Monday, February 23, 2009

An essential prerequisite to any auto bailout

The term “legacy costs” has been conveniently redefined of late, to include the massive underfunding of pensions facing GM and Chrysler. This change is terminology is designed to present something that is intolerable to most Canadians, namely a pension bailout, in a more palatable form using more reassuring language. Even if the bailout money is ostensibly intended for the bailout of things other than pensions, it will invariably be devoted to the bailout of pensions, given that money is fungible and the pension obligation is contractual.

Recognizing that structural changes must be made to achieve viability for the North American auto industry and given GM has proven that the economics of the auto industry are such that pensions are a luxury and employee benefit that it has proven itself unable to be afforded nor sustained, then this benefit needs to be terminated.

As such, a prerequisite of any auto bailout by the Canadian government should be a cessation of this employee benefit. All existing entitlements to pensions earned to date by existing employees and retired employees should be respected in full, on an as earned basis. However no further pension obligations will be earned or accrued from the bailout date forward. Under such an arrangement, the economic viability of the auto sector will be enhanced and the auto assembly workers will become one with the 75% of Canadians, and car-buying tax-paying public, who are without pensions themselves.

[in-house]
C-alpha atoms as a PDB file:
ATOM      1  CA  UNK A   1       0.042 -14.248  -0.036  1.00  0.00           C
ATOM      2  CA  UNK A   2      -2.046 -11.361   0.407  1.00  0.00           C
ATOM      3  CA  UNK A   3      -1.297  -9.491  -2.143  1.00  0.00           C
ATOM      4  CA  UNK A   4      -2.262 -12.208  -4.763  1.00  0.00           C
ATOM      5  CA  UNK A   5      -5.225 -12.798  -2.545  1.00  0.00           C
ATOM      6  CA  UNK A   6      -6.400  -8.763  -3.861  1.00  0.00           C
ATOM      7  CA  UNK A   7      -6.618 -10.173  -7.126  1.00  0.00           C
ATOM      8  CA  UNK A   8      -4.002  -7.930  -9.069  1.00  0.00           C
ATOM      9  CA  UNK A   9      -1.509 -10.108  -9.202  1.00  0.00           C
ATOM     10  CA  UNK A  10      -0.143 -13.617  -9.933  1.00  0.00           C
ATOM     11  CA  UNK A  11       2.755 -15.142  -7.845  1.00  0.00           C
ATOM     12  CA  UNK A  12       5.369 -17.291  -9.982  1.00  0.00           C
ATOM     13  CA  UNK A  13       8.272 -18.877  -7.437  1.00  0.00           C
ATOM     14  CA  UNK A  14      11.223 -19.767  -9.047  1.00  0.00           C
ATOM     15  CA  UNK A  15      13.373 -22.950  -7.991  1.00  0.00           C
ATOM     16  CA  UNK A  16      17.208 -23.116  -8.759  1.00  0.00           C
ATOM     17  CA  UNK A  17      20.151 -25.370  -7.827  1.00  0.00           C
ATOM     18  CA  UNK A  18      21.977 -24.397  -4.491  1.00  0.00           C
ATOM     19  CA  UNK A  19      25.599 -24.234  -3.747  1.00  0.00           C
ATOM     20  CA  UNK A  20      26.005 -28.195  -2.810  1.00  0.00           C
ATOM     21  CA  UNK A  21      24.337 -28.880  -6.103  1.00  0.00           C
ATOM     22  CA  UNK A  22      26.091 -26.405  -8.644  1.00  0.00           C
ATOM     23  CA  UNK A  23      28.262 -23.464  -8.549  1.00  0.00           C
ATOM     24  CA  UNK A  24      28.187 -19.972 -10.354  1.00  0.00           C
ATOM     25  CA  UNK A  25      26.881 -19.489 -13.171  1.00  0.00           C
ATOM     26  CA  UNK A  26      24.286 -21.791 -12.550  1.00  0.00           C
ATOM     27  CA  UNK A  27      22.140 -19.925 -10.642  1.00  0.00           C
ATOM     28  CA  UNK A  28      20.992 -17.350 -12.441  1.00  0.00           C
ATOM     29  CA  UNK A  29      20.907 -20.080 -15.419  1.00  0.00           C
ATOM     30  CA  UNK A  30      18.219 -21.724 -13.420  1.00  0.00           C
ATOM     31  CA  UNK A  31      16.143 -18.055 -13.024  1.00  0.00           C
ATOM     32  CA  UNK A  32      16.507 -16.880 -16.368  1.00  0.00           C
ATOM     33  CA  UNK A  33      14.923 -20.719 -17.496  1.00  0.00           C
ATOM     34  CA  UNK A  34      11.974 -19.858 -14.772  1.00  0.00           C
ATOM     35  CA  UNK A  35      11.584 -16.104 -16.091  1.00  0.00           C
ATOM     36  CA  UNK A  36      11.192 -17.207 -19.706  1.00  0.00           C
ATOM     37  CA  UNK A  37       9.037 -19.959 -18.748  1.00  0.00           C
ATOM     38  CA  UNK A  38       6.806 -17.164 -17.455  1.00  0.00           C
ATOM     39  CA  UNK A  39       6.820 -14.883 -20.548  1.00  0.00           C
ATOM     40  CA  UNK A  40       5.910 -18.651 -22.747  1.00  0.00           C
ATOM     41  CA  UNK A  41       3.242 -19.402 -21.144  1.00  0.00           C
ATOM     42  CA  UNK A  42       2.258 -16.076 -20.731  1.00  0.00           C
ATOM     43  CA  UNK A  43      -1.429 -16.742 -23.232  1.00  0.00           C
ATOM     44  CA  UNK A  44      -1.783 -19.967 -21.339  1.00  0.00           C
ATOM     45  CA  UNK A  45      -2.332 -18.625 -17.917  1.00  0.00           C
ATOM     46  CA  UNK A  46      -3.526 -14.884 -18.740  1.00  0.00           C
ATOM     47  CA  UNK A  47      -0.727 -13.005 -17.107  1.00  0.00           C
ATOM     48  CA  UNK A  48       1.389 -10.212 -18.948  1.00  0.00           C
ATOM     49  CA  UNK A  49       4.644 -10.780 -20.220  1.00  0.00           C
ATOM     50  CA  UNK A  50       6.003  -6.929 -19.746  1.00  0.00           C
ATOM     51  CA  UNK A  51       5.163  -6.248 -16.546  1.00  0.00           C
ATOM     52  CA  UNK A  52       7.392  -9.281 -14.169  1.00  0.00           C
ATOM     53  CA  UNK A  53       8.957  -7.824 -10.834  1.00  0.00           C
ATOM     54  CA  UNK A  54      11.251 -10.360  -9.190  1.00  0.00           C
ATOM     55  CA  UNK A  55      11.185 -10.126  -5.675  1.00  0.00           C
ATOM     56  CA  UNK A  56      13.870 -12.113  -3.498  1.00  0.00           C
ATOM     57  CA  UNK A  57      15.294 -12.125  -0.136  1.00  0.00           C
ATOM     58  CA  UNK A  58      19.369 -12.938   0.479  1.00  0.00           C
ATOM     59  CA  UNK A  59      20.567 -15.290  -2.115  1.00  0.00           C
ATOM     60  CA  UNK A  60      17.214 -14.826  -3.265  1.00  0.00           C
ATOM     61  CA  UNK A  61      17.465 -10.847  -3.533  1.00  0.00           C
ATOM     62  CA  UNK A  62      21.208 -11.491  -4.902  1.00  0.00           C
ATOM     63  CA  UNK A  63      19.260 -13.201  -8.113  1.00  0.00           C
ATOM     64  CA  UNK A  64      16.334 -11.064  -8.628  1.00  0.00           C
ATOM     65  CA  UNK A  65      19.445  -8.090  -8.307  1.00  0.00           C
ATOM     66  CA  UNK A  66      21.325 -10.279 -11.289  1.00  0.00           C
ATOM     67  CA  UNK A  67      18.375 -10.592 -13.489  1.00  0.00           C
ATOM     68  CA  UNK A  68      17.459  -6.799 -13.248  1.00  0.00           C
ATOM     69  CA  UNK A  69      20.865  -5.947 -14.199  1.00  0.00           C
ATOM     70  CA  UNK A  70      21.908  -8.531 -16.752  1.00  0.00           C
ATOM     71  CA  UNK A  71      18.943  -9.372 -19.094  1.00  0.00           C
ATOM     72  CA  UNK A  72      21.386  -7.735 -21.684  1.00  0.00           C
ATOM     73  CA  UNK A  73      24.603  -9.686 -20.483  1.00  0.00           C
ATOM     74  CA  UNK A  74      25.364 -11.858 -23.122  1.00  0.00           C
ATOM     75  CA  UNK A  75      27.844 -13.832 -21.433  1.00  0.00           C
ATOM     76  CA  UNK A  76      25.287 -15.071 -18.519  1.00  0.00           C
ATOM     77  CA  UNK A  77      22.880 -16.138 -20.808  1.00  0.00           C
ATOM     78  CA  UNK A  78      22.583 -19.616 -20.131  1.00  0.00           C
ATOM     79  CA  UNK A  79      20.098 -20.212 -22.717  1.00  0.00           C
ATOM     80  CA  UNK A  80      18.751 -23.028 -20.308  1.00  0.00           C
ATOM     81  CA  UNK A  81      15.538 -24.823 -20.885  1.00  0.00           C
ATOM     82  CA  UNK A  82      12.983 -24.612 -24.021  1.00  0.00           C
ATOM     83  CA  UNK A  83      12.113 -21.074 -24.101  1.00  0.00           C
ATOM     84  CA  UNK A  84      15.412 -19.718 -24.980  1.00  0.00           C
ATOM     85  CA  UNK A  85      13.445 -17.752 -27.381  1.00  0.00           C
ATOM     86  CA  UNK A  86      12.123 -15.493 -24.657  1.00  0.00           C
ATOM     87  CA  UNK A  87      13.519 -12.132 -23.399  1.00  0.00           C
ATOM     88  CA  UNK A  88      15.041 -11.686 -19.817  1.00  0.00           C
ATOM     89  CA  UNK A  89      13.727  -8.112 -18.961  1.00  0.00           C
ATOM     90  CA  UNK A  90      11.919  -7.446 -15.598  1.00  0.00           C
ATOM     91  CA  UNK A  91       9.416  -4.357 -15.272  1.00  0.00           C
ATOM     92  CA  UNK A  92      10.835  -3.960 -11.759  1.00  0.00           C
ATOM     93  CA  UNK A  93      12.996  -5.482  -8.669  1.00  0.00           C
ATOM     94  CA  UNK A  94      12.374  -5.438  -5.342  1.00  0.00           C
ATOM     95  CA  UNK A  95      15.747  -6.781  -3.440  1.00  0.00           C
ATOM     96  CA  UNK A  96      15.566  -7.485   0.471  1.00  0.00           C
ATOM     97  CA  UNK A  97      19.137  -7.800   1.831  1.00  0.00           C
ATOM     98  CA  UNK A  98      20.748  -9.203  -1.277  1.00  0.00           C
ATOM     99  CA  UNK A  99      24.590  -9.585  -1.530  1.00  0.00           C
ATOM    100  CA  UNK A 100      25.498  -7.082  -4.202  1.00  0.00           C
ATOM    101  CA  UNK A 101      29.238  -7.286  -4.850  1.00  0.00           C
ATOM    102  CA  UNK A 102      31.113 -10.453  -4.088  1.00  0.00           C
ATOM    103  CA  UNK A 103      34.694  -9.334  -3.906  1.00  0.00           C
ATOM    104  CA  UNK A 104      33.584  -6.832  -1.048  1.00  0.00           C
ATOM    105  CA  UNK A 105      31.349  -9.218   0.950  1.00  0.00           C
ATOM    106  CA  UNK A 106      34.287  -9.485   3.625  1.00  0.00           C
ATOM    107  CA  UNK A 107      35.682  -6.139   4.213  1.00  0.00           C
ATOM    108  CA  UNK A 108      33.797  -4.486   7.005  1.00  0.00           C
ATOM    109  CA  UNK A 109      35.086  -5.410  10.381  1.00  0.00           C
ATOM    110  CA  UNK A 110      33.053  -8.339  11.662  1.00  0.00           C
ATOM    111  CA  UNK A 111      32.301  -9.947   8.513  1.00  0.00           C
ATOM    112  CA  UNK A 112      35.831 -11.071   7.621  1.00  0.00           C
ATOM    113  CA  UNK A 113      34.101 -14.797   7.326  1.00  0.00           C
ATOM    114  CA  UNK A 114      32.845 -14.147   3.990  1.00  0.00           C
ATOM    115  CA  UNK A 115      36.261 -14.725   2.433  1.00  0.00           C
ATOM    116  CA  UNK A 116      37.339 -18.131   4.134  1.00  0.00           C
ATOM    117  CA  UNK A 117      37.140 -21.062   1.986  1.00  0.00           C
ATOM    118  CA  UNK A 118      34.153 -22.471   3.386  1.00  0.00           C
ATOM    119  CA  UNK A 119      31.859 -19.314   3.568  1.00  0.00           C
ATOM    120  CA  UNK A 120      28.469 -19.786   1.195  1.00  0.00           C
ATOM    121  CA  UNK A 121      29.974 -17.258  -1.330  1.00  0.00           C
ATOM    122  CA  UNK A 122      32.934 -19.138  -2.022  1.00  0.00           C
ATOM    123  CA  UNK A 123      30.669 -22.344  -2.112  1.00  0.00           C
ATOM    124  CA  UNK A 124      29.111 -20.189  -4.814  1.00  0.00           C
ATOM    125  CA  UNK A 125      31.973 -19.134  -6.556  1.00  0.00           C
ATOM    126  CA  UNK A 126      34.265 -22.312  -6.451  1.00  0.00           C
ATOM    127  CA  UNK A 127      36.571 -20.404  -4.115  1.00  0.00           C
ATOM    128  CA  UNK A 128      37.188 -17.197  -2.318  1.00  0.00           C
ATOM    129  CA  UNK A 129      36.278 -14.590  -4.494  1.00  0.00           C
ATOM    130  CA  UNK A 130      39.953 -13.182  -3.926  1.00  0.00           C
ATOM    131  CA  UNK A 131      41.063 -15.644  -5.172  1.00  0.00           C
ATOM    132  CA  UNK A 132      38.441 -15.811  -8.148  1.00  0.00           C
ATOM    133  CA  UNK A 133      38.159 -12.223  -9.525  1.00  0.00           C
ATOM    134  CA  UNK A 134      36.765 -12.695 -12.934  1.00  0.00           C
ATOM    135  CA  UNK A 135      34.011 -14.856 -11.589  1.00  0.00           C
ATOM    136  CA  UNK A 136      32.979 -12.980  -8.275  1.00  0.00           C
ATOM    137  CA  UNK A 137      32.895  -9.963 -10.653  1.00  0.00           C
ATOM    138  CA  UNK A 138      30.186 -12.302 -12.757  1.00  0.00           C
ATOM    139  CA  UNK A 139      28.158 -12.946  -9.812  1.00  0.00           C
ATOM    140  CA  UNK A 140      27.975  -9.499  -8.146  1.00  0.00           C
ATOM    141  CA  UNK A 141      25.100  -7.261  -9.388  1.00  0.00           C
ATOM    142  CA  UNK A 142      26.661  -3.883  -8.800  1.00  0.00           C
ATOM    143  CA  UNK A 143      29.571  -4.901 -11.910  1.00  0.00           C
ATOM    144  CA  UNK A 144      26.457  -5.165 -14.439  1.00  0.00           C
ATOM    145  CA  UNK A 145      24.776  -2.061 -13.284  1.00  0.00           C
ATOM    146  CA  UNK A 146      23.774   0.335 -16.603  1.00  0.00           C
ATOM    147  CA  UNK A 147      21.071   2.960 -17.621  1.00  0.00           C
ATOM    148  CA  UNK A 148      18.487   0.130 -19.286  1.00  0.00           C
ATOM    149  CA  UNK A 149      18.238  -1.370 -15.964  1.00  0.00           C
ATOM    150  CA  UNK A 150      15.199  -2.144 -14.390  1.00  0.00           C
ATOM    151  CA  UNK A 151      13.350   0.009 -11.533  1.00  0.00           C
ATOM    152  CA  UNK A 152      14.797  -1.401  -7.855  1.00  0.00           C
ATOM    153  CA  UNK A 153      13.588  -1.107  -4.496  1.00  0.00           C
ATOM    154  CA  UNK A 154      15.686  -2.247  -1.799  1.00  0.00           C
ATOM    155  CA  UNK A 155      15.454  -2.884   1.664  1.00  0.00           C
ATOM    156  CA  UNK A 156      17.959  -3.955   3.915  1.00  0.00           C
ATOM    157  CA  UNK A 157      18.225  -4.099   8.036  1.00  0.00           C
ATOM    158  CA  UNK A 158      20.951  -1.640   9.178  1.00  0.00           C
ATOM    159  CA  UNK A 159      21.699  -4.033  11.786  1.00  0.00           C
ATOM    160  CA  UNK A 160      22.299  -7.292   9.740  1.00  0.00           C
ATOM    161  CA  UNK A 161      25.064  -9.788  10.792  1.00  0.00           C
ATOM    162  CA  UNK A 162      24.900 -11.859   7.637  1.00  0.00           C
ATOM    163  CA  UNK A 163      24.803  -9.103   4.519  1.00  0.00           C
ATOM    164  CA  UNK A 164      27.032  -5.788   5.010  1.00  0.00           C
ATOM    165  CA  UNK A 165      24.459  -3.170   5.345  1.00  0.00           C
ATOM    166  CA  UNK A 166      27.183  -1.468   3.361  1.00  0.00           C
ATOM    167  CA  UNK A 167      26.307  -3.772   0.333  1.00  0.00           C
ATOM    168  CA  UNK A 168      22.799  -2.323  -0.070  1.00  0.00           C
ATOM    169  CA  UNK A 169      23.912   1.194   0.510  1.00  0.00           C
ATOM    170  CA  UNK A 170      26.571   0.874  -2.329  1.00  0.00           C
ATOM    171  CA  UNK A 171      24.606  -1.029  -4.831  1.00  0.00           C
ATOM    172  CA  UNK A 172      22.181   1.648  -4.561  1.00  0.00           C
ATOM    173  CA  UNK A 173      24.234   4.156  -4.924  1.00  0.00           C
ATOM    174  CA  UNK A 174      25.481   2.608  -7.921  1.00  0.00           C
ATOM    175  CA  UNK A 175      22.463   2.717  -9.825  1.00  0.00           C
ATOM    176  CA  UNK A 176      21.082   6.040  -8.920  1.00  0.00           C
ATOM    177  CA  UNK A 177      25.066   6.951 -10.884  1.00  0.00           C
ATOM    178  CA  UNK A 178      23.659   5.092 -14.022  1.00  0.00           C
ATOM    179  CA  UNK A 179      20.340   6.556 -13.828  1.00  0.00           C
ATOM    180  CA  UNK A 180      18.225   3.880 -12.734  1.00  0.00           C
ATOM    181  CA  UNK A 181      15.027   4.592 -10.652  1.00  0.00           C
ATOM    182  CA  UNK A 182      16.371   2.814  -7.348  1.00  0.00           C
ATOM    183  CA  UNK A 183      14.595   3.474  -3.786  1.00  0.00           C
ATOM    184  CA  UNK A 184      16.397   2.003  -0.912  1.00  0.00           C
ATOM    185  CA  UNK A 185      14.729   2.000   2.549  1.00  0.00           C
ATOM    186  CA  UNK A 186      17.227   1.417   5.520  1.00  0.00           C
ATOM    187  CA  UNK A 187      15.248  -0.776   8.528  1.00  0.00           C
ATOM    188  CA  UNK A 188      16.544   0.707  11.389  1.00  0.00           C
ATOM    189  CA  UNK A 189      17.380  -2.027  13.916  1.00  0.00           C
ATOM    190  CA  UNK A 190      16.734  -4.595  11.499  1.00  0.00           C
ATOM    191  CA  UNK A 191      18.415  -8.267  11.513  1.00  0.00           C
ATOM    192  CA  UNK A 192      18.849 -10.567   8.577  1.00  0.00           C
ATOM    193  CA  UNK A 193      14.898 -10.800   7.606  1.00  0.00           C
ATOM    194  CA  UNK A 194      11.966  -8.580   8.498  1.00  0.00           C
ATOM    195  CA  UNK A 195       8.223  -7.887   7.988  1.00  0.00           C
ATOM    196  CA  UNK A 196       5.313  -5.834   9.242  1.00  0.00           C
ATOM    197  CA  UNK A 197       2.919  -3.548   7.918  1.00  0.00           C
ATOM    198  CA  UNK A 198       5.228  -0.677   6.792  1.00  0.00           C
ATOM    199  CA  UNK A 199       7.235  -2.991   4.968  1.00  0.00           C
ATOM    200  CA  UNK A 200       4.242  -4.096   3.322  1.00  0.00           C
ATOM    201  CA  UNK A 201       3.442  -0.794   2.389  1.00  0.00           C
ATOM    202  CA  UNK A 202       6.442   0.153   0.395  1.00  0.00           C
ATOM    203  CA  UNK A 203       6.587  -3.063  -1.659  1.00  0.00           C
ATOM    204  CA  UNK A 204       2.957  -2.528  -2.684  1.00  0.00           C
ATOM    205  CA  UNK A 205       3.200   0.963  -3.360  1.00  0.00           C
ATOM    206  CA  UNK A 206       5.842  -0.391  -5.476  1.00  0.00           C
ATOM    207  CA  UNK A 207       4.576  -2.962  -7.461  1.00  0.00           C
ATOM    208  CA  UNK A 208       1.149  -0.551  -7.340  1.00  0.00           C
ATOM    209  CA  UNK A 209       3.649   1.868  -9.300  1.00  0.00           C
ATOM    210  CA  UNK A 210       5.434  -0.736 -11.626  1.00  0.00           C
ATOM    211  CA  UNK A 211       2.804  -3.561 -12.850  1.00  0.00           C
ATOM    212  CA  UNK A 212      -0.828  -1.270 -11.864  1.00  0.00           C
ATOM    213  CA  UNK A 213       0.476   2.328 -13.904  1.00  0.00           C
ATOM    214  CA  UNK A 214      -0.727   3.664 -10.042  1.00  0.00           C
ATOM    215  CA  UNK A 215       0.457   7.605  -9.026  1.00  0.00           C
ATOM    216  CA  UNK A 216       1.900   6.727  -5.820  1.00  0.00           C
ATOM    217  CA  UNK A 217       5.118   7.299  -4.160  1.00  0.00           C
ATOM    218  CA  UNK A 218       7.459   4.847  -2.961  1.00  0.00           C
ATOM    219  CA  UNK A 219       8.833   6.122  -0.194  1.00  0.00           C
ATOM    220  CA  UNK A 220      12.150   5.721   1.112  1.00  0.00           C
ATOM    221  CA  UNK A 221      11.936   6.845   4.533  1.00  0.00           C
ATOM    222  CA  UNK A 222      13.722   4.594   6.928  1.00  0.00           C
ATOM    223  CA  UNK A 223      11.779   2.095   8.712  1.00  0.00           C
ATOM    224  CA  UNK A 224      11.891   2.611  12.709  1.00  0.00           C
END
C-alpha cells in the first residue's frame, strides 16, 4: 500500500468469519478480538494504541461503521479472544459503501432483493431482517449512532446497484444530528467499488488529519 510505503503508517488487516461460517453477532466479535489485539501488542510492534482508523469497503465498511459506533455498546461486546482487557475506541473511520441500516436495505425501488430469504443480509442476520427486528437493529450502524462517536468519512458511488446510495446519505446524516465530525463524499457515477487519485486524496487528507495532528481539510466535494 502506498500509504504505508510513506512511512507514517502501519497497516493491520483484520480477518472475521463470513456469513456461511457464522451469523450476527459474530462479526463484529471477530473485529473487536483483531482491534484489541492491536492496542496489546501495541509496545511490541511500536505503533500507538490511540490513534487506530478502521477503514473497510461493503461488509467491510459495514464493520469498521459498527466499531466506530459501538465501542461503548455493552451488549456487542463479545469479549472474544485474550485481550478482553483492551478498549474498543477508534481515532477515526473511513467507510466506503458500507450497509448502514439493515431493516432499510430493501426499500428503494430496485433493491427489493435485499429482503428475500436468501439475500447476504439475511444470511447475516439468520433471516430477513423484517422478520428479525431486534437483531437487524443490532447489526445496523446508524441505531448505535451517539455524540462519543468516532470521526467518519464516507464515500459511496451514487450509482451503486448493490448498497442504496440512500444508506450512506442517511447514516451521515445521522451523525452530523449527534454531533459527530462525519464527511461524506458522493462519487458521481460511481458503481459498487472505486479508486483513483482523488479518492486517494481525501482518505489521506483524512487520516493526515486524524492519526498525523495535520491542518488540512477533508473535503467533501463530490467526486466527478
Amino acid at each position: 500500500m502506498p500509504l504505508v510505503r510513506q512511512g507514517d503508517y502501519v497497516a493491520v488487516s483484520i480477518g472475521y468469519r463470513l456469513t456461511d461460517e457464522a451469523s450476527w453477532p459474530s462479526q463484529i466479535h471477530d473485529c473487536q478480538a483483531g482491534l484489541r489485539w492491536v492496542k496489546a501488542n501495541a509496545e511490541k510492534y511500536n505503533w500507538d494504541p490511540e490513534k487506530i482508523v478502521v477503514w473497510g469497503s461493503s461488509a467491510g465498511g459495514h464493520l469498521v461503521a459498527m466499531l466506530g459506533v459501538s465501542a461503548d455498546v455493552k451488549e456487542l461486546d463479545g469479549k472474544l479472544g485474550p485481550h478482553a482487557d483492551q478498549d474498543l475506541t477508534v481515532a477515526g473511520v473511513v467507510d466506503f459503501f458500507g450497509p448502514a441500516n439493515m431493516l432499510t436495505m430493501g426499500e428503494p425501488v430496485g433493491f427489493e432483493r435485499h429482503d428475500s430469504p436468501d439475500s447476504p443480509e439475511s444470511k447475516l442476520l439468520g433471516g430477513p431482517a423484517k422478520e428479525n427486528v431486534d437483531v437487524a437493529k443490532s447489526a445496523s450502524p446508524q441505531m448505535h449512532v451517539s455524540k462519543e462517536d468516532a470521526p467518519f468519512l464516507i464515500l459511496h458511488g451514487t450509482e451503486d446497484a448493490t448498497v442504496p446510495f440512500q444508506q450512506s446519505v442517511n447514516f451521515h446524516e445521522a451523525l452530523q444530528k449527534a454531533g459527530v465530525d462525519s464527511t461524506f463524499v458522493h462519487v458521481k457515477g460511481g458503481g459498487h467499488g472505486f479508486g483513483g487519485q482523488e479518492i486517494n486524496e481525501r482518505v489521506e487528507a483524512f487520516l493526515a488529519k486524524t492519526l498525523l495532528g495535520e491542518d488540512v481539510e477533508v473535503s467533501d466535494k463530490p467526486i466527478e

Who knows, Manulife might even be able to sell some more Income Plus, and the CAW might actually garner a better sense for what it meant when Flaherty began taxing income trusts at a combined tax rate of 64%. Jim Stanford of the CAW could perhaps do some homework on the topic before blindly supporting Flaherty’s actions, as he did, and learn that tax leakage is a total fabricated hoax. Jim Stanford needn’t even lift a finger, as all the work has been done, by groups far more credible than the CAW has proven itself to be on matters far beyond its purview.

While on the subject of legacy costs for the auto companies, such as health care, I am wondering where in the supposed proportionate bailout of GM, as between the US and Canada, is the cost that is incurred by Canadian taxpayers in the provision of universal healthcare being reflected in the negotiations, as to the proportionate obligations of the US and Canadian government, given that no such tax payer subsidy exists insofar as the US workers are concerned? This is hardly chump change. Please assure me as that taxpayer, that this important distinction has not been overlooked.

1 comment:

Dr Mike said...

Two very important points in this piece.

The first is pensions--if the comany & the workers cannot afford to refund the ongoing pension plan for new workers , then this plan must be halted & coverage grandfathered to existing wokers--it should not be up to the taxpayer to fund pension plans----I was self-employed & no one will be funding me.

The second is healthcare--it must not be up to the Canadian taxpayer to fund American healthcare to car production workers--we do not have enough funding in our own country to service the citizens we have now.

Two good points in an excellent piece.

Dr Mike Popovich.